Lavalier mic (Lav Mic), also known as a lapel mic, clip mic, collar mic, neck mic or personal mic — a small microphone that is hung around the neck or clipped to the clothing of the user.
Leading Questions — questions intended to steer an interviewee in a particular direction.
Live — put on the air in real time, not pre-recorded or pre-produced.
Martini media — media that is available “any time, any place, any where”.
Mid-Shot — a camera framing, half-way between a wide-shot and a close-up. A mid-shot of a person will show them from about the waist or chest up.
Monopod — similar to a tripod, but with only one ‘foot.’ It provides support but also mobility, and is handy in situations where bringing a tripod would be too cumbersome.
NIB (News In Brief) — a quick summary of a story.
Natural sound (or nat sound) — Animal noises, weather conditions, and other actual sounds recorded for broadcast or other use, as contrasted with artificial sound or sound effects.
Open-Ended Question — a question phrased in a way that encourages a source to give a lengthy, in-depth answer — as opposed to a closed-ended question designed to elicit a yes/no answer.
Overlay — an overlay in a video can refer to any graphics, titles, or other layers above the video.
Panning — swivelling a still or video camera horizontally from a fixed position.
POV (Point Of View) shot — a shooting technique that shows the perspective of a scene literally from a character or object’s position in the setting.
Producer/Editor — plans and supervises newscast. Can also work with reporters in the field planning and gathering information for stories.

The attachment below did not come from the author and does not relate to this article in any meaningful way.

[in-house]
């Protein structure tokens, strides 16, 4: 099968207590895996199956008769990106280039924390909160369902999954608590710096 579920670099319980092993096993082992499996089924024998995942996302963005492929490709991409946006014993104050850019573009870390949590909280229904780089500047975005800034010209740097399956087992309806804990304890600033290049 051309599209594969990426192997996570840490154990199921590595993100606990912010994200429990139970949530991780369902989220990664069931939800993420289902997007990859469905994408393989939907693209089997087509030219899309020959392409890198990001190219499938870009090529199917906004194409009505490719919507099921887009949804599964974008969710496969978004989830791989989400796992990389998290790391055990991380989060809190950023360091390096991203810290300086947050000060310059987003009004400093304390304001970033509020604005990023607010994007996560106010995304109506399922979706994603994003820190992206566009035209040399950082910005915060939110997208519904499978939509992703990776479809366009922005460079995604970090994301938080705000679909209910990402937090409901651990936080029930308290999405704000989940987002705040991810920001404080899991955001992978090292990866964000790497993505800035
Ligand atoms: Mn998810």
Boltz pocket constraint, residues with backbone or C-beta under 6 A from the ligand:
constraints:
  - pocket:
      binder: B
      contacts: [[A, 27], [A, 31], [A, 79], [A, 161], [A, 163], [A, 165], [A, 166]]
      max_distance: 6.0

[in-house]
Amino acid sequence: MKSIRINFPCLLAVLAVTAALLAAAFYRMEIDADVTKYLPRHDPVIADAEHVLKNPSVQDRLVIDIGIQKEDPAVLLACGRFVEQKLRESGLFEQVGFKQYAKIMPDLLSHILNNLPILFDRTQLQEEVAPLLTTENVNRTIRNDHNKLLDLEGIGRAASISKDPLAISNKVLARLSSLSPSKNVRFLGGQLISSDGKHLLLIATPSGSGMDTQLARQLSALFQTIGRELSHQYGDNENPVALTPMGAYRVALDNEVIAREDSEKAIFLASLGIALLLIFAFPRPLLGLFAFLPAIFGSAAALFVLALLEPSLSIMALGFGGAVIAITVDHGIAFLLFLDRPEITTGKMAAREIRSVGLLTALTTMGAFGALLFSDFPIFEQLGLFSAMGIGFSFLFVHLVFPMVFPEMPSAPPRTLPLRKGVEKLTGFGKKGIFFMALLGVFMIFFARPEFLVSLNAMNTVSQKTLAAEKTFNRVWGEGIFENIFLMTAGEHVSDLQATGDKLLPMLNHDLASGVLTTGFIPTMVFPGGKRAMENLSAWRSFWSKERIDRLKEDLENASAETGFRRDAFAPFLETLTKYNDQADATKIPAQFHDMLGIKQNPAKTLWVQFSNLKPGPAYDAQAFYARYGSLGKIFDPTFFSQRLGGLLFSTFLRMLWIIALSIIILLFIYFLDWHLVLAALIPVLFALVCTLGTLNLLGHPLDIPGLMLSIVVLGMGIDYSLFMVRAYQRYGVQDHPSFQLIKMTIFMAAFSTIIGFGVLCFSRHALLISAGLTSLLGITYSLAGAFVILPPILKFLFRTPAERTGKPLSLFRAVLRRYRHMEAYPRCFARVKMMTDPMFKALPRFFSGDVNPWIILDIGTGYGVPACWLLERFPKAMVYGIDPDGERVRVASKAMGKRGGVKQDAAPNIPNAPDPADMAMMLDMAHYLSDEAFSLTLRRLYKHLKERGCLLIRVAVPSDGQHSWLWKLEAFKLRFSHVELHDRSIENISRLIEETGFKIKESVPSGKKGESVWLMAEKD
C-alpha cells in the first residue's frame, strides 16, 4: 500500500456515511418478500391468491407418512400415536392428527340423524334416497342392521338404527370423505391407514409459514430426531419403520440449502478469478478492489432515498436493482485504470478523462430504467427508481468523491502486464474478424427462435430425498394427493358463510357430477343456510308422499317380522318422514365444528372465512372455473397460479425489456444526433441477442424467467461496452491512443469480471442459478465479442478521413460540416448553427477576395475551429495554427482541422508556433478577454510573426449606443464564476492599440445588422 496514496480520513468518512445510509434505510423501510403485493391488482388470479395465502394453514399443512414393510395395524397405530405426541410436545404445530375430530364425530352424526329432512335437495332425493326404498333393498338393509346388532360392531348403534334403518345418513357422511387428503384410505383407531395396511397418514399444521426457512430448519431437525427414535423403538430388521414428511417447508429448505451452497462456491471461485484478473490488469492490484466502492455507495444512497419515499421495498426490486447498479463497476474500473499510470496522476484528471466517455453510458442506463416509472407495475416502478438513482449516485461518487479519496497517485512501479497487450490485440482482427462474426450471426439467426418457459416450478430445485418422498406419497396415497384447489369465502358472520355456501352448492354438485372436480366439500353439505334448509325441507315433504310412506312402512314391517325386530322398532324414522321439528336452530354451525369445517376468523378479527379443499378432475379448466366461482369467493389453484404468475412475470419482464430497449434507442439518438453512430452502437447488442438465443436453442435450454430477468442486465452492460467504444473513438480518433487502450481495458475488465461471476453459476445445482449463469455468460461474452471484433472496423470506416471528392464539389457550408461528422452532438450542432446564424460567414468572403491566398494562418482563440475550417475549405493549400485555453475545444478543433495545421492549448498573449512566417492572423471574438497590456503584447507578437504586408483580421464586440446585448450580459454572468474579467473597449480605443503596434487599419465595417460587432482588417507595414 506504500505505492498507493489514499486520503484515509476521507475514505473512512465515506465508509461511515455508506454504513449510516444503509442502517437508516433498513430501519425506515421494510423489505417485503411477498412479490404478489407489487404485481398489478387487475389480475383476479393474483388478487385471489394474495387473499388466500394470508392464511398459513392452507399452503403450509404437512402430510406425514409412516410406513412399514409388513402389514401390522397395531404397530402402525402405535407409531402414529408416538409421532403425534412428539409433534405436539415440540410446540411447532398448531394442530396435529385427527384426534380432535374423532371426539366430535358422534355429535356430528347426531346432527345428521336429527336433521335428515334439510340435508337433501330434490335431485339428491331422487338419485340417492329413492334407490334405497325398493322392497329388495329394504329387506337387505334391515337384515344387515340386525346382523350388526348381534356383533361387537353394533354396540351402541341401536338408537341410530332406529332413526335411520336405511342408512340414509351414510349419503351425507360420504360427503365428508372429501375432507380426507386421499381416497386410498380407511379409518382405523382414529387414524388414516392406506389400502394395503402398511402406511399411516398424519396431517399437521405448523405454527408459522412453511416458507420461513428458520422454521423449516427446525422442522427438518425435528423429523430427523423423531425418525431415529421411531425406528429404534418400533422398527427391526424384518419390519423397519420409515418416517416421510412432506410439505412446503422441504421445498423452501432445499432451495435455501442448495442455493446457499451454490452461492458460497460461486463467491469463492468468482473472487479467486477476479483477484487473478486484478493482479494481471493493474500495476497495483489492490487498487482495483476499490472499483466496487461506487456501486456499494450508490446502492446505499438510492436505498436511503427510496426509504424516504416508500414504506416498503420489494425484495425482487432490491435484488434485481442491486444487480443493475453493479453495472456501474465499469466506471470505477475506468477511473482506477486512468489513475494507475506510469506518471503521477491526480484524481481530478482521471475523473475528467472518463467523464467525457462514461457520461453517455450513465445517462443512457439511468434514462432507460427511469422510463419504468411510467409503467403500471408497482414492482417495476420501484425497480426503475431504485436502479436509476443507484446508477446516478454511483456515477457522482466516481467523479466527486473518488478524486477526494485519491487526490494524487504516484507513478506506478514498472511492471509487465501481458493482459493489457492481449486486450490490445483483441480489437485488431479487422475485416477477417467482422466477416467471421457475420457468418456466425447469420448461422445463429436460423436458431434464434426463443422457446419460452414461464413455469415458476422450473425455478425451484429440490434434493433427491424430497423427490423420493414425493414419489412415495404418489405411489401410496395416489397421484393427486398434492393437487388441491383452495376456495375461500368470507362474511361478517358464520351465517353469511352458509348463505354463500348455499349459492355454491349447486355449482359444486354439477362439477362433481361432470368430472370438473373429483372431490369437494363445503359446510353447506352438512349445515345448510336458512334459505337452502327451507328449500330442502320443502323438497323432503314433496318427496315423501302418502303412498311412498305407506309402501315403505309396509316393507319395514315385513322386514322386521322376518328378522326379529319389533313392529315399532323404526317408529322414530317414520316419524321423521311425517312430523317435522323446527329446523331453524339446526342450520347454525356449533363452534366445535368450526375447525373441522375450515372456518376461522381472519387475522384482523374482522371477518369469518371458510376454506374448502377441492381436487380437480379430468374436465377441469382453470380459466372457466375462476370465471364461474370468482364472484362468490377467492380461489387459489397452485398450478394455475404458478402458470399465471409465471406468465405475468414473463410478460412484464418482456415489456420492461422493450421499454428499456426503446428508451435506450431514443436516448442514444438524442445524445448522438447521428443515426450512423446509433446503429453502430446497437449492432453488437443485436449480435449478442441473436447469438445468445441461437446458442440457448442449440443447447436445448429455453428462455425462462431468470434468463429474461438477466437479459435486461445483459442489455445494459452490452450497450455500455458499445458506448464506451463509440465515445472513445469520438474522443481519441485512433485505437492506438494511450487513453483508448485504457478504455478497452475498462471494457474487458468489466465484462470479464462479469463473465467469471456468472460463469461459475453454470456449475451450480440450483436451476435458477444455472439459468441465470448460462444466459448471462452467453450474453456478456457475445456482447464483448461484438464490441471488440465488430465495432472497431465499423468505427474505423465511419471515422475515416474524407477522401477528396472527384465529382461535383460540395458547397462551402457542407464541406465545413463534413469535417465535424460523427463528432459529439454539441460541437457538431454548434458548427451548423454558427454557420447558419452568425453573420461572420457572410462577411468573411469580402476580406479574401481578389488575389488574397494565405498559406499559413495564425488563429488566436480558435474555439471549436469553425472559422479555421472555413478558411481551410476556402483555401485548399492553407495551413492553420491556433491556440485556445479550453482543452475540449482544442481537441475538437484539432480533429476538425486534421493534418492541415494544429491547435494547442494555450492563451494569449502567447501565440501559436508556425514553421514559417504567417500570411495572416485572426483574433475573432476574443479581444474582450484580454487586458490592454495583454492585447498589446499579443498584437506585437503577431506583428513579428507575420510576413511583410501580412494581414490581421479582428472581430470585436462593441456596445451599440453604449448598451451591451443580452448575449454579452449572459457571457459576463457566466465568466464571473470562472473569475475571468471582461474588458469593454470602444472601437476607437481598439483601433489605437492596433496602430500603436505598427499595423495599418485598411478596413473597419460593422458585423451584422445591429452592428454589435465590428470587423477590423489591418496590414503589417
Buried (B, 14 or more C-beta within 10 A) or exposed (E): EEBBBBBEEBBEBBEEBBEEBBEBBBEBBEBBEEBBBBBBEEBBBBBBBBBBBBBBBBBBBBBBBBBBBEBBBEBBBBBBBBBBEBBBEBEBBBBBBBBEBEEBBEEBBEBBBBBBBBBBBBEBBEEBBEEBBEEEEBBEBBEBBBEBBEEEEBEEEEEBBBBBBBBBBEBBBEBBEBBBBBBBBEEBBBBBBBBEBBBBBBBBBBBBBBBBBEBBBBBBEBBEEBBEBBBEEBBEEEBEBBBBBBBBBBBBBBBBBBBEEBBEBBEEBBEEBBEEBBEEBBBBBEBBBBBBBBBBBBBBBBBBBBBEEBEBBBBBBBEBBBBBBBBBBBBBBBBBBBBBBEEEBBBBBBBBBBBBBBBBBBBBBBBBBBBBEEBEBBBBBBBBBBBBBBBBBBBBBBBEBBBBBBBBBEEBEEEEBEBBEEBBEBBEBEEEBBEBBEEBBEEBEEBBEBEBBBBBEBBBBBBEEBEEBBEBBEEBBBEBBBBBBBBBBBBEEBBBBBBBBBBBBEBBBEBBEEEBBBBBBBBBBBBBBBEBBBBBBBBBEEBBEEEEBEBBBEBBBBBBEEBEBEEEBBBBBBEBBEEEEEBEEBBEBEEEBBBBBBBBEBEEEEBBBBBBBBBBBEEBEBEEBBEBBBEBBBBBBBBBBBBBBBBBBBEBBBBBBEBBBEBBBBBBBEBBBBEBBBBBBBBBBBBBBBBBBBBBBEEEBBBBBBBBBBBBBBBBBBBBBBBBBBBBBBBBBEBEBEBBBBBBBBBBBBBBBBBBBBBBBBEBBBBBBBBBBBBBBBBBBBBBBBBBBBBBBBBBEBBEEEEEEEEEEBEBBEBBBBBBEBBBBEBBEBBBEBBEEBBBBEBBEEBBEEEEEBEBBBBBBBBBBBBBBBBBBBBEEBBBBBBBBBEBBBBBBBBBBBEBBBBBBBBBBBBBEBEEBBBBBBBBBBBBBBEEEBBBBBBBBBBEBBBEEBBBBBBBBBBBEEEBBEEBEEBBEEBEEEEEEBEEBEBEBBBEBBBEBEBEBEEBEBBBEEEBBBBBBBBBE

Render — similar to export. When a motion graphics project is exported, the file is known as a render. Some editing software requires a ‘render’ (without export) for smooth playback. You’ll hear us referring to renders and rendering a lot.
Raw Video — unedited footage, just as it was shot.
Rough cut — the first version of the unfinished video. Often includes a sample voiceover and music, placeholder graphics, and indicative of the direction of travel. Should resemble the agreed approach.
Stringer — a part-time or freelance correspondent for the news media.
Showreel — a short video to showcase a person’s or agencies work.
Standup — a reporter speaking to camera, not covered by video.
Steadicam — a balanced camera rig that lets the Camera Operator capture smooth tracking shots without any of the shake and wobble that comes with handheld filming.
Stream/Live Stream — a video that is not recorded, but broadcast directly to the viewing platform.
Storyboard — a series of still images to help you imagine what the film will look like.
Subtitles — on-screen text of what a person in a video is saying, usually for hearing-impaired audiences or translations.
Sync (Synchronization) refers to the sound lining up properly with the image.
Tripod — a three-legged stand for supporting a camera or other apparatus.
Tilting — a cinematographic technique in which the camera stays in a fixed position but rotates up/down in a vertical plane.
Timelapse — a technique where each frame in a video is captured at a much slower rate than normal. When played back at normal speed, time appears to go by faster. This can also be achieved by fast forwarding or increasing the speed of your video in an editing program.
UGC (User Generated Content) — the term used to describe any form of content such as video, blogs, digital images, audio files, and other forms of media that was created by consumers or end-users of an online system or service and is publically available to others consumers and end-users.
Video Journalist or VJ — a reporter who shoots his or her own video and may even edit it. Also referred to as a “Multimedia Journalist.”
VO or Voiceover — “voiceover” followed by “sound on tape.” A news script, usually read live, that includes video, track, and at least one sound bite.
Watermark — a semi-transparent graphic, usually the station’s logo, placed in one corner of the broadcast feed.
Wide shot — a video or film recording made with the camera positioned to observe the most action in the performance.
Zoom — To enlarge or reduce, on a continuously variable basis, the size of a televised image primarily by varying lens focal length.
Know a term that we should add, don’t hesitate to leave the comment below.